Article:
The principal is usually repaid at the end of the period, and in this case at the end of the second year. Bondholders are entitled to sell their bonds to anybody else at any time. The company is obligated to pay the interest and to repay the principal on the dates stipulated by the bond to the party holding the bond at that time, whether the party is the first, second, or fifth owner.

Principal (in $)

Interest (in $)

Total (in $)

At the end of the first year

$100 (10%)


At the end of the second year


$100 (10%)


Total over two years




Buying Bonds

When an investor receives a bond for the money that has been loaned to a company, then this action is called “buying a bond” although they are actually extending a loan. A bond is an asset held by an investor, which can be sold at any time on the stock exchange in the same way that shares are traded.

Any transaction where bonds are transferred from one investor to another is referred to as “buying bonds” and “selling bonds”.

The Terms of a Bond

Five main figures stating the terms of the loan are printed on the bond. They are as follows:

  1. Face value (FV) - the amount of the principal that must be repaid.

  2. Maturity date - the date when the principal payment is due to be repaid to the investor.

  3. Coupon rate - the annual rate of interest paid, which is always given as a percentage of the face value.

  4. Interest payments dates.

  5. Guarantees - this item states whether the company has provided any guarantees for assuring payment of the interest and the principal. Real estate, inventory, and bank deposits are all commonly used as guarantees.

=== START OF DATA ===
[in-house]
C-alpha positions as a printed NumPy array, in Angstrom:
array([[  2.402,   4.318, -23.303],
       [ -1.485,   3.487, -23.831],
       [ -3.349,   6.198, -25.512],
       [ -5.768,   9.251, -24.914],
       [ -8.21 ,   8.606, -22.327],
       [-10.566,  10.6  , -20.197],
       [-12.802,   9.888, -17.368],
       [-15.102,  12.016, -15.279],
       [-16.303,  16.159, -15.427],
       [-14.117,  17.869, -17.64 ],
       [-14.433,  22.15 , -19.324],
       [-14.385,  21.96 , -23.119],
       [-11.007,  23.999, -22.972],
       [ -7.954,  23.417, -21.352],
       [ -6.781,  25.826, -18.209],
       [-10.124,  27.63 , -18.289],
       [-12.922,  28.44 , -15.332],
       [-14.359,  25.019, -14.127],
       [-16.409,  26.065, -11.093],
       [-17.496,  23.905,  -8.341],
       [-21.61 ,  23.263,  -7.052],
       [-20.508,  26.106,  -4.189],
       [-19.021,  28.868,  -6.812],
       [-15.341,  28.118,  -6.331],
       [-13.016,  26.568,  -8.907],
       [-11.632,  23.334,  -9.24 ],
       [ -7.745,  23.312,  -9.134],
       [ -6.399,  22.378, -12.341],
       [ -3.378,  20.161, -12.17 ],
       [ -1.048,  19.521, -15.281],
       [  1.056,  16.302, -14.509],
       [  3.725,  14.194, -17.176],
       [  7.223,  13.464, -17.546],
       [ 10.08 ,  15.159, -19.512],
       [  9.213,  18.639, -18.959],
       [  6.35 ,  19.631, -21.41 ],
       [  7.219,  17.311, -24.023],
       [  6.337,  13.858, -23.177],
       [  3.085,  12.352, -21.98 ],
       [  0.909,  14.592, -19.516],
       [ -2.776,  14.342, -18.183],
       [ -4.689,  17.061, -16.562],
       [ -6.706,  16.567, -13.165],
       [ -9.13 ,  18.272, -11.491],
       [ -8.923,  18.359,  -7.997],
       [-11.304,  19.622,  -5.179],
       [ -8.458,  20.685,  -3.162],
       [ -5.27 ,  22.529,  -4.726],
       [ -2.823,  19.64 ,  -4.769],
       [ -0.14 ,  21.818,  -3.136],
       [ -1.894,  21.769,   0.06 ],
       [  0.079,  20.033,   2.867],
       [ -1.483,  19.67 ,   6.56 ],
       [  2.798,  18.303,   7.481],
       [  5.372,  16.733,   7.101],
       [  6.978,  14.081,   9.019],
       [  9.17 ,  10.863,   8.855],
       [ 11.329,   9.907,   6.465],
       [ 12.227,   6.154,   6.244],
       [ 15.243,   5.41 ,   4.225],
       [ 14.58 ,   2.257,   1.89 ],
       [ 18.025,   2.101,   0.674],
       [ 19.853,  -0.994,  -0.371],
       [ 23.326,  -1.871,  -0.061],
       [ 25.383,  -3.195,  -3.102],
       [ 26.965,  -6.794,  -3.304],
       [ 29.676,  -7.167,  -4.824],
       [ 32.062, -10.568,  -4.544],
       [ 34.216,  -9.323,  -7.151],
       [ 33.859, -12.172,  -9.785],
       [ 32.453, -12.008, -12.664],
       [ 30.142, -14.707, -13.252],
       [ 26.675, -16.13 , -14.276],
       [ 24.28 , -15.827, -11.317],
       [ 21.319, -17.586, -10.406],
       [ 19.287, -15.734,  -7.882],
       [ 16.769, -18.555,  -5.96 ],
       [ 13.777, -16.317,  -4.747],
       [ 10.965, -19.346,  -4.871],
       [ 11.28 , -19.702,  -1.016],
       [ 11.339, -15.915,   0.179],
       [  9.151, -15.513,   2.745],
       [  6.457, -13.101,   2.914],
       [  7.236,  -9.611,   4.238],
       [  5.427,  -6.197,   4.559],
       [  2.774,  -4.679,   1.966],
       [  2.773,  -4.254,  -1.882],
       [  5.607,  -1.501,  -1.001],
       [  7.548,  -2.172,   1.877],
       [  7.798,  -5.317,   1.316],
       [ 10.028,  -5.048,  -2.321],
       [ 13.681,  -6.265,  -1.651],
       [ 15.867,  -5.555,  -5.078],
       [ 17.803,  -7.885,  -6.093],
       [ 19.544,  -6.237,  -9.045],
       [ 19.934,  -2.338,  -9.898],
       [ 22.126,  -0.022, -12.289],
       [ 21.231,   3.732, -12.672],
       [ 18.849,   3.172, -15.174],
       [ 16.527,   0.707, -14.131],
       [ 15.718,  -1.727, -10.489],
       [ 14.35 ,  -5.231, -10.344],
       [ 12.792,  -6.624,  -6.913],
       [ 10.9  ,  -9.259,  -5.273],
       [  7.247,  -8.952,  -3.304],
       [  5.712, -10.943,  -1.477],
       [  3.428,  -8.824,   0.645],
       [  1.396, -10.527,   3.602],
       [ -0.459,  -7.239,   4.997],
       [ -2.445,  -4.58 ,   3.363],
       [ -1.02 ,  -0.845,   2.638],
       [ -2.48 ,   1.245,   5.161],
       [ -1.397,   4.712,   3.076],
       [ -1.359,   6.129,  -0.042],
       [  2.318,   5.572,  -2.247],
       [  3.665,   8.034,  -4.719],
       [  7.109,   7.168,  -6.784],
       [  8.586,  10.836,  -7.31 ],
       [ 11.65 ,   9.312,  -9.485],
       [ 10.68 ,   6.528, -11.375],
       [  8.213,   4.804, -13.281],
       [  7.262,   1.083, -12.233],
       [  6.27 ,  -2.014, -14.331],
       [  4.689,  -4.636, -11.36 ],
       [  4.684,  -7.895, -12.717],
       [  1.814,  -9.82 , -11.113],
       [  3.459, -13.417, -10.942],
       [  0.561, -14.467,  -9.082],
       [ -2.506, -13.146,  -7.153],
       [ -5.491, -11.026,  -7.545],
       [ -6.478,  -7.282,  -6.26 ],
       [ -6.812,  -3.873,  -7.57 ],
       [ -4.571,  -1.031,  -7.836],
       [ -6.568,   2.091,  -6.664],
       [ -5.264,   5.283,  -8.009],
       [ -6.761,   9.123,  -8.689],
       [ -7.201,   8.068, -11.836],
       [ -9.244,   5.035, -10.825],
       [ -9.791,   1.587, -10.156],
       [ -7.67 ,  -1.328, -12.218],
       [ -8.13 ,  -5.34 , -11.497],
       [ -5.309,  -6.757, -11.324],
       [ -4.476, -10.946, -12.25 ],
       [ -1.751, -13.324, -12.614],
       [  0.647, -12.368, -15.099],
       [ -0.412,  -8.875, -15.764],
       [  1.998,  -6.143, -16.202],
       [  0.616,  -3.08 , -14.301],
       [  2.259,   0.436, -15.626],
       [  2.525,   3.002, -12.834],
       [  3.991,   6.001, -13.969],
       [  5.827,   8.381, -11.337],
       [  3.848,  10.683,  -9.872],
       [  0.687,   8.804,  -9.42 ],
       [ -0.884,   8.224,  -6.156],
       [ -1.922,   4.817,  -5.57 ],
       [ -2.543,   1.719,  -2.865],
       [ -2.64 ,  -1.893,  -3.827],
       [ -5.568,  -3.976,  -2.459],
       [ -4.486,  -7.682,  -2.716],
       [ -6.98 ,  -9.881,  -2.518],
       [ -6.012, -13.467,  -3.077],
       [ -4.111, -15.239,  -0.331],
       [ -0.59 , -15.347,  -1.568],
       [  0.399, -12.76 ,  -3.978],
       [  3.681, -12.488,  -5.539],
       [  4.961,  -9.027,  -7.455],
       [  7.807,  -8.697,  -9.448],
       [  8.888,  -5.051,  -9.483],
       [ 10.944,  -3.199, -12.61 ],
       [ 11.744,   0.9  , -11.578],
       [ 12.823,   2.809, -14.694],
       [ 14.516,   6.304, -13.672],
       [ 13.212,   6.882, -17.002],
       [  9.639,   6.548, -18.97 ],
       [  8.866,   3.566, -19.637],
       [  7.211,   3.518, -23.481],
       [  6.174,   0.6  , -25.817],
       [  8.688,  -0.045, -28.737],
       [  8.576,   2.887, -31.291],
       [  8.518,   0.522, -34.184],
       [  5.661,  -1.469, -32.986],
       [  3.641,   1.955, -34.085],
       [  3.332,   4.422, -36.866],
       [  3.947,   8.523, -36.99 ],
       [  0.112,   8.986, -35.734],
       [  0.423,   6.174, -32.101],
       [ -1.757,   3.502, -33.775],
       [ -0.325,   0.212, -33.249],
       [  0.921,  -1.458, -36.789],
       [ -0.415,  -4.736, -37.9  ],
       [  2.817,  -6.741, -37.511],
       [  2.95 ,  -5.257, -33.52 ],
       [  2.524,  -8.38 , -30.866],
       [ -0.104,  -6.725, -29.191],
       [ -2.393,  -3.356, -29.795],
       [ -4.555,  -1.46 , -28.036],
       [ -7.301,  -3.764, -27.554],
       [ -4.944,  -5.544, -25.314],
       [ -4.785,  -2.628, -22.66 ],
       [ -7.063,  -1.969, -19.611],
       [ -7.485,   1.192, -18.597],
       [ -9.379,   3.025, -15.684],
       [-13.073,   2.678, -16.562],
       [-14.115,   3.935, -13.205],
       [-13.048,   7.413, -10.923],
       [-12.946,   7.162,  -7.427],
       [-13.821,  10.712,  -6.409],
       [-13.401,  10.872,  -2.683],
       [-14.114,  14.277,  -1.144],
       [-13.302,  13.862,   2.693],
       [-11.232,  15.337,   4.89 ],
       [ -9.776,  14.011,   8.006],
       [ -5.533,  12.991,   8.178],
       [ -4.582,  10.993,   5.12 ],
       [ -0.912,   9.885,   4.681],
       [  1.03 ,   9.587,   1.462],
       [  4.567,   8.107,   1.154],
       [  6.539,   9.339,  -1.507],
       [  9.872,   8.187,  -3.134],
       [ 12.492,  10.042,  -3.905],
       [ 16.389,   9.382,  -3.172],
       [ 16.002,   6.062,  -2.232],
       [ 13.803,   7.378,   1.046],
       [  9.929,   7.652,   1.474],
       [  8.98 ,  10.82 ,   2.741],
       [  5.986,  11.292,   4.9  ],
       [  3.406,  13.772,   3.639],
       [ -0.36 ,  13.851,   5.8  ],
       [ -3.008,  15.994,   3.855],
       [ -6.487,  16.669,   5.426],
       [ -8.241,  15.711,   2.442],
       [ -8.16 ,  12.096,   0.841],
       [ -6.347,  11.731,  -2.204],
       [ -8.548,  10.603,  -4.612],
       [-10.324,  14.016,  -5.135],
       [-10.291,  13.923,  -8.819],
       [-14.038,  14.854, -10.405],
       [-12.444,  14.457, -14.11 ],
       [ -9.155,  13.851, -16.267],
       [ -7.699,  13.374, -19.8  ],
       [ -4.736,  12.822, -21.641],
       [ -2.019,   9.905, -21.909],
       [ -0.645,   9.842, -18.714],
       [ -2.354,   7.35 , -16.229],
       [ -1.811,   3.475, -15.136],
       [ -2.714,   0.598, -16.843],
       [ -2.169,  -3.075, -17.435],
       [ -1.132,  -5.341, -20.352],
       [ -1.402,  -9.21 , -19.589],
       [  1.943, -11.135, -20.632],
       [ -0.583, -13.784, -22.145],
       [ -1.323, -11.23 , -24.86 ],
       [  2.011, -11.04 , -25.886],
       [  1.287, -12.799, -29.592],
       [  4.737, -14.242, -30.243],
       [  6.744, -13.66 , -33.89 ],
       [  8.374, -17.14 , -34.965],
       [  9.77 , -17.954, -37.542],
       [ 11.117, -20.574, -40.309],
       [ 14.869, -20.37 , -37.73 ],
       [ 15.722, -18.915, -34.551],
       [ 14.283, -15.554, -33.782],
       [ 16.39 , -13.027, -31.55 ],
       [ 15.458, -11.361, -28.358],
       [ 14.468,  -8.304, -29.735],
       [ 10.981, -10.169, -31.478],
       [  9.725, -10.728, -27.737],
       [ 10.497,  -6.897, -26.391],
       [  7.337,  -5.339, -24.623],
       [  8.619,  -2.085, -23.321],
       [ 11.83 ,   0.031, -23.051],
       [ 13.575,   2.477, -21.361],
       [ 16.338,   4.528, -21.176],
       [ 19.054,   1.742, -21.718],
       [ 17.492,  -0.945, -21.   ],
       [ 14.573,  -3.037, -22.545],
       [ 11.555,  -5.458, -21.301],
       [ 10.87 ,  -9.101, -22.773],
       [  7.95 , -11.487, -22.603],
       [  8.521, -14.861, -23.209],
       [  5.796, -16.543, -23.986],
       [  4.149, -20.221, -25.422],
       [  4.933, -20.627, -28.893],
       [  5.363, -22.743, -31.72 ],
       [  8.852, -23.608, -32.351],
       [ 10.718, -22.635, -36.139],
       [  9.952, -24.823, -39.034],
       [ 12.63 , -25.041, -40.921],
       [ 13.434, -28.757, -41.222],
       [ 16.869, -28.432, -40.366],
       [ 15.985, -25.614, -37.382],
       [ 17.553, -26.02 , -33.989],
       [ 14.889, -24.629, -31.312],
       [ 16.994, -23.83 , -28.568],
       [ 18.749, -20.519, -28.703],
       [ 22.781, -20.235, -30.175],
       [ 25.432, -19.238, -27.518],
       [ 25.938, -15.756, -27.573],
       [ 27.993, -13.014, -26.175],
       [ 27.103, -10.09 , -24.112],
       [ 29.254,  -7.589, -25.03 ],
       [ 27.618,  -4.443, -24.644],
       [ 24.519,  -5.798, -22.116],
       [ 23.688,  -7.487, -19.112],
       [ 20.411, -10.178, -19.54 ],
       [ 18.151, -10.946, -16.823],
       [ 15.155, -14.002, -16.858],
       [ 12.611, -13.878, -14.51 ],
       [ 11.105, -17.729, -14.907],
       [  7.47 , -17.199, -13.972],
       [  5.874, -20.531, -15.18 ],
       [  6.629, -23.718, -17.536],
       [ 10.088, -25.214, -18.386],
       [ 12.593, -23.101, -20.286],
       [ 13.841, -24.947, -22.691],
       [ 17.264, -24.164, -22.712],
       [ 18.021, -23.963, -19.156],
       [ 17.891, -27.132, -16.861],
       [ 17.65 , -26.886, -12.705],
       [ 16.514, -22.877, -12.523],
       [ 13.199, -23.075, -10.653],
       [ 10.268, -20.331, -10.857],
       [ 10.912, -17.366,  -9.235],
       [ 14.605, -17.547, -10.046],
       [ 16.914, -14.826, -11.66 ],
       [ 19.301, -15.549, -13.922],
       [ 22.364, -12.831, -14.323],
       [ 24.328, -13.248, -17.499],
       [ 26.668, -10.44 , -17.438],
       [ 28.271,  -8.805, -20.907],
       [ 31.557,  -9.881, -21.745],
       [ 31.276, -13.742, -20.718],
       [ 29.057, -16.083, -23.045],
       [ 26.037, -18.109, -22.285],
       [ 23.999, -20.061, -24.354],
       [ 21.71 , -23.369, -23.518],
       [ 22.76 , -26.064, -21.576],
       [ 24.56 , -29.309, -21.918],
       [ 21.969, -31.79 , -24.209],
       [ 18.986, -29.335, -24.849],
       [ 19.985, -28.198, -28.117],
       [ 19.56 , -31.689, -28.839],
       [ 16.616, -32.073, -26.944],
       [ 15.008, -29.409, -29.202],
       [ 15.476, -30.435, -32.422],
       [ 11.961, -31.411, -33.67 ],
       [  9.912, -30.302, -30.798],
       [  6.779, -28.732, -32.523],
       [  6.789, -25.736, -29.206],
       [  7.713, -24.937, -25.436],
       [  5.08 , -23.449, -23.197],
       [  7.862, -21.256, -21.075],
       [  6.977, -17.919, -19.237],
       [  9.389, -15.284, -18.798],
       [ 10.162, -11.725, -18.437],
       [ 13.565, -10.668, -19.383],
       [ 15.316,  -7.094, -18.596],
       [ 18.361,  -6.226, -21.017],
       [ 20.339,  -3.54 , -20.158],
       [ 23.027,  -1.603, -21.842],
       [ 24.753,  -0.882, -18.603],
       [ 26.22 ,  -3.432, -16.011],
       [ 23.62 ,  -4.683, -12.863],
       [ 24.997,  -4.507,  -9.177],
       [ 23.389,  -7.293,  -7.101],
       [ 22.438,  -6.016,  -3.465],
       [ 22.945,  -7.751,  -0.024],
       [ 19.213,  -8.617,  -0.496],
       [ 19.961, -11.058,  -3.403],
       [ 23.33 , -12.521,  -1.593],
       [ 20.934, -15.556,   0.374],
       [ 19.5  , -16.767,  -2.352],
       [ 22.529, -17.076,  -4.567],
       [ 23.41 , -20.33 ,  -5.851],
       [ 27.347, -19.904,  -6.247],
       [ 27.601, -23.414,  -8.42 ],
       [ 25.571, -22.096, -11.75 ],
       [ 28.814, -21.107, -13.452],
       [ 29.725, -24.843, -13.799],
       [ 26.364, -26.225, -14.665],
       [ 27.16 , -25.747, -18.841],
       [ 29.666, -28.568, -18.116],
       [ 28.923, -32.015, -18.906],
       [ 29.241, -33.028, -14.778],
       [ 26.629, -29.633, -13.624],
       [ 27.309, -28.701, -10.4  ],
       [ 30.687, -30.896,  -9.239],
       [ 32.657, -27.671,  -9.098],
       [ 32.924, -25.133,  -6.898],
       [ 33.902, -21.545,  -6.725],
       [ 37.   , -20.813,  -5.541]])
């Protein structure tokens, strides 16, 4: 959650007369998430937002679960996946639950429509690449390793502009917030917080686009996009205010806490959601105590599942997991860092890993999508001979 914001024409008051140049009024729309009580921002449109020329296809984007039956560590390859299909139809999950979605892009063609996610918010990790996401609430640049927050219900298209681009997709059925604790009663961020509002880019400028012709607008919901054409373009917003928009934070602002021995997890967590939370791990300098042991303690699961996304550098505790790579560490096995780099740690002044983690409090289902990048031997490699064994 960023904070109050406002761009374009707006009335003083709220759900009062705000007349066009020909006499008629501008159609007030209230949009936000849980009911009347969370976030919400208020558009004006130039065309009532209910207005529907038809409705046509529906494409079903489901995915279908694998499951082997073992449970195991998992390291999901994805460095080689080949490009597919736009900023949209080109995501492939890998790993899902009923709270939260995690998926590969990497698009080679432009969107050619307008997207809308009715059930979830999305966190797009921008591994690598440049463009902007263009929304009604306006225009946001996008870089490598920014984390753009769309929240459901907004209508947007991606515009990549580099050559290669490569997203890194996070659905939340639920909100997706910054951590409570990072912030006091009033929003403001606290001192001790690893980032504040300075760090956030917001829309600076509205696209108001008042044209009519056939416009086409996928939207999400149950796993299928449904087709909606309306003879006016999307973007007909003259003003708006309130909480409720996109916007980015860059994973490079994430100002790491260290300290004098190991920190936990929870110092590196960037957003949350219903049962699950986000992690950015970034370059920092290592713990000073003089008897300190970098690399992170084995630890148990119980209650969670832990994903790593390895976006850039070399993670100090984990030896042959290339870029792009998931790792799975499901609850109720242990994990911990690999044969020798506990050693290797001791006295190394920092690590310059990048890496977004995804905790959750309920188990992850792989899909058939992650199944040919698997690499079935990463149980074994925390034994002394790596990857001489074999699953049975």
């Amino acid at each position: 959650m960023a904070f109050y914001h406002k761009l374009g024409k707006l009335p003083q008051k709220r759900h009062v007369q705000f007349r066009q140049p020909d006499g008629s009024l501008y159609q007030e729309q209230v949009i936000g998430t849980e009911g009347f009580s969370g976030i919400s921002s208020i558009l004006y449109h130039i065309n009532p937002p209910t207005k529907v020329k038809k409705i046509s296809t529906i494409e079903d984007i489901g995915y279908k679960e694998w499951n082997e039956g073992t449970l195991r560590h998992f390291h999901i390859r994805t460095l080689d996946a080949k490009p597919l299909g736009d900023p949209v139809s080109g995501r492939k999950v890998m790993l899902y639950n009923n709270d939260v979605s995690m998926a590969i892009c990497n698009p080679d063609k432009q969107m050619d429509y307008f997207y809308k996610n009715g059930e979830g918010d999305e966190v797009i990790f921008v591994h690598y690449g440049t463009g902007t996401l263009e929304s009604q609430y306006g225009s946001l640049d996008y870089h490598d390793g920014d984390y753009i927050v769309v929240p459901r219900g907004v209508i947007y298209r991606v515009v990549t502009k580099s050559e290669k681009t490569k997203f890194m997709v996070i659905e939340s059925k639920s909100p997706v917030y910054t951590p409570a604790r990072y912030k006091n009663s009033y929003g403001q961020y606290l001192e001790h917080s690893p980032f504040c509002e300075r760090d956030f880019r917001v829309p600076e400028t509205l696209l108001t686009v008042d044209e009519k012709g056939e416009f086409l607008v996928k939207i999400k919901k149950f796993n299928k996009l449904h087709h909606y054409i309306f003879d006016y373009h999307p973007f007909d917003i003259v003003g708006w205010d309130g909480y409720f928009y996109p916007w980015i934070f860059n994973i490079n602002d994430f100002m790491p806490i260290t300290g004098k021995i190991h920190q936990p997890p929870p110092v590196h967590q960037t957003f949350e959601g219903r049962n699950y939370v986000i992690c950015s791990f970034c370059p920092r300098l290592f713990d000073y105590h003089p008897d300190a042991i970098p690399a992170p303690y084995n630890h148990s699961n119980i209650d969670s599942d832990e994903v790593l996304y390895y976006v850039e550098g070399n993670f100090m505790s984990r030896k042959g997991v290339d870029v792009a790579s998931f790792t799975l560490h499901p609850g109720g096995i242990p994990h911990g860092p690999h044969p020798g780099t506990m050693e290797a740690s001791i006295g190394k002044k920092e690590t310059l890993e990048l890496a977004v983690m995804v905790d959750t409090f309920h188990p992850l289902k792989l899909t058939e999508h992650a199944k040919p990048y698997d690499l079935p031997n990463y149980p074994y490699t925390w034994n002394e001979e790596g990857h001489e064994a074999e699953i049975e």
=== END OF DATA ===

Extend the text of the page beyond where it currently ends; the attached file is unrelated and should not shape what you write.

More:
Whether Buying Bonds is Worthwhile

The decision by a public investor to buy a bond (in other words, to grant the issuing company a loan) depends on the terms of the bond, i.e., the amount that will have to be paid now as compared with the interest received when the bond is redeemed, plus the sum at maturity.

For example, if Walmart issues bonds with a face value of $1,000 that mature in one year, and they offer a coupon rate of 20%, then there will be a very large number of buyers willing to pay more than $1,000 for such a bond since they will receive $1,200 at the end of the year, which is far more than any available market alternative (note: 20% annual interest is considered extremely high and exceptional in the money market, so there will be quite a few investors willing to buy Walmart’s bonds at this coupon rate).

However, if Walmart is paying a 2% coupon rate, it will almost certainly find no one willing to pay $1,000 for its bonds. At $900, on the other hand, it will probably find some U.S buyers, since a buyer is due to receive $1,020 at the end of the year (i.e, $1,000 in face value, plus $20 in interest). This represents in effect a profit of more than 13% per year bearing in mind that the bond was purchased for $900.

In the primary market (i.e., the stage when the company issues the bonds), the bond price is essentially determined by supply which is determined by the quantity of bonds offered in the issue) and demand. In the secondary market where investors trade bonds between themselves without any intervention from the company, supply is determined by the quantity of bonds offered for sale at any given time.


Raising Capital from the General Public583Raising Capital from the General Public